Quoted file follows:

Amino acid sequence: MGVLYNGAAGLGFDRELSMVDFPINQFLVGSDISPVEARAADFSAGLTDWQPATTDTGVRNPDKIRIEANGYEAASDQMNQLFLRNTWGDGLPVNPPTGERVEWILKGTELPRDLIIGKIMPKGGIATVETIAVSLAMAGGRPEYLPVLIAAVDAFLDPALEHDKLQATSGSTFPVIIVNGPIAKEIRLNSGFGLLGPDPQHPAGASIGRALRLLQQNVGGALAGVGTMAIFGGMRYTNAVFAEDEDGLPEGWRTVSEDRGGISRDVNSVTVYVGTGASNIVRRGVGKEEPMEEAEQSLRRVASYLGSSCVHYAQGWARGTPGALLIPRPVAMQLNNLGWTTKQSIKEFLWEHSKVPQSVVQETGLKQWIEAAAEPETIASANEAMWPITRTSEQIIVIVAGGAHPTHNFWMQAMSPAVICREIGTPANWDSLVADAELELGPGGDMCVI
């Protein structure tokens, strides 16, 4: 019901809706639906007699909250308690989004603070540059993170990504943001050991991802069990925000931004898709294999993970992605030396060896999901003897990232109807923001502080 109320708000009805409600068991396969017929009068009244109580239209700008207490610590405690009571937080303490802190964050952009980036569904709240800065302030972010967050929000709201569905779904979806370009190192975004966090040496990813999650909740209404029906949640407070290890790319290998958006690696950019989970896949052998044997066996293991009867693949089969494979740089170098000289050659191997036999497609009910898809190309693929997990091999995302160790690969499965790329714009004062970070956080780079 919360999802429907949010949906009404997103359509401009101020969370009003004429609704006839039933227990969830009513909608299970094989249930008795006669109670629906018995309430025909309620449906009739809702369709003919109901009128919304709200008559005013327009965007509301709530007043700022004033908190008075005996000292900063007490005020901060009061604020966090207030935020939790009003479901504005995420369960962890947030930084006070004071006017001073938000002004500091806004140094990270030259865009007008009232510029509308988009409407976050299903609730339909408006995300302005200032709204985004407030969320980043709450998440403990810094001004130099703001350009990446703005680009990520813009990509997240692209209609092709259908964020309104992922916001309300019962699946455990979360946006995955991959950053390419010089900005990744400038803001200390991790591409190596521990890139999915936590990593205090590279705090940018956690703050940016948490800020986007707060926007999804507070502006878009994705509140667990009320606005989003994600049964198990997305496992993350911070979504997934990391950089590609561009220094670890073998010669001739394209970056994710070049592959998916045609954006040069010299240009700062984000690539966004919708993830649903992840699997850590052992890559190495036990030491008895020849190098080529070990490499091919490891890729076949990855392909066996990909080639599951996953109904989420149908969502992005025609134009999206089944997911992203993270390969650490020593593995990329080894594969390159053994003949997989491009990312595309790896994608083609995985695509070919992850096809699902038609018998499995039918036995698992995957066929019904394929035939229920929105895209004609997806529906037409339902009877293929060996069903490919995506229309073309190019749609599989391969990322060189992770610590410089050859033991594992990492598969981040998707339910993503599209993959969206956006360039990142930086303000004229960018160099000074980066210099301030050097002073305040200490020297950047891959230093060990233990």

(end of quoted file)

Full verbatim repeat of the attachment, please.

Amino acid sequence: MGVLYNGAAGLGFDRELSMVDFPINQFLVGSDISPVEARAADFSAGLTDWQPATTDTGVRNPDKIRIEANGYEAASDQMNQLFLRNTWGDGLPVNPPTGERVEWILKGTELPRDLIIGKIMPKGGIATVETIAVSLAMAGGRPEYLPVLIAAVDAFLDPALEHDKLQATSGSTFPVIIVNGPIAKEIRLNSGFGLLGPDPQHPAGASIGRALRLLQQNVGGALAGVGTMAIFGGMRYTNAVFAEDEDGLPEGWRTVSEDRGGISRDVNSVTVYVGTGASNIVRRGVGKEEPMEEAEQSLRRVASYLGSSCVHYAQGWARGTPGALLIPRPVAMQLNNLGWTTKQSIKEFLWEHSKVPQSVVQETGLKQWIEAAAEPETIASANEAMWPITRTSEQIIVIVAGGAHPTHNFWMQAMSPAVICREIGTPANWDSLVADAELELGPGGDMCVI
């Protein structure tokens, strides 16, 4: 019901809706639906007699909250308690989004603070540059993170990504943001050991991802069990925000931004898709294999993970992605030396060896999901003897990232109807923001502080 109320708000009805409600068991396969017929009068009244109580239209700008207490610590405690009571937080303490802190964050952009980036569904709240800065302030972010967050929000709201569905779904979806370009190192975004966090040496990813999650909740209404029906949640407070290890790319290998958006690696950019989970896949052998044997066996293991009867693949089969494979740089170098000289050659191997036999497609009910898809190309693929997990091999995302160790690969499965790329714009004062970070956080780079 919360999802429907949010949906009404997103359509401009101020969370009003004429609704006839039933227990969830009513909608299970094989249930008795006669109670629906018995309430025909309620449906009739809702369709003919109901009128919304709200008559005013327009965007509301709530007043700022004033908190008075005996000292900063007490005020901060009061604020966090207030935020939790009003479901504005995420369960962890947030930084006070004071006017001073938000002004500091806004140094990270030259865009007008009232510029509308988009409407976050299903609730339909408006995300302005200032709204985004407030969320980043709450998440403990810094001004130099703001350009990446703005680009990520813009990509997240692209209609092709259908964020309104992922916001309300019962699946455990979360946006995955991959950053390419010089900005990744400038803001200390991790591409190596521990890139999915936590990593205090590279705090940018956690703050940016948490800020986007707060926007999804507070502006878009994705509140667990009320606005989003994600049964198990997305496992993350911070979504997934990391950089590609561009220094670890073998010669001739394209970056994710070049592959998916045609954006040069010299240009700062984000690539966004919708993830649903992840699997850590052992890559190495036990030491008895020849190098080529070990490499091919490891890729076949990855392909066996990909080639599951996953109904989420149908969502992005025609134009999206089944997911992203993270390969650490020593593995990329080894594969390159053994003949997989491009990312595309790896994608083609995985695509070919992850096809699902038609018998499995039918036995698992995957066929019904394929035939229920929105895209004609997806529906037409339902009877293929060996069903490919995506229309073309190019749609599989391969990322060189992770610590410089050859033991594992990492598969981040998707339910993503599209993959969206956006360039990142930086303000004229960018160099000074980066210099301030050097002073305040200490020297950047891959230093060990233990």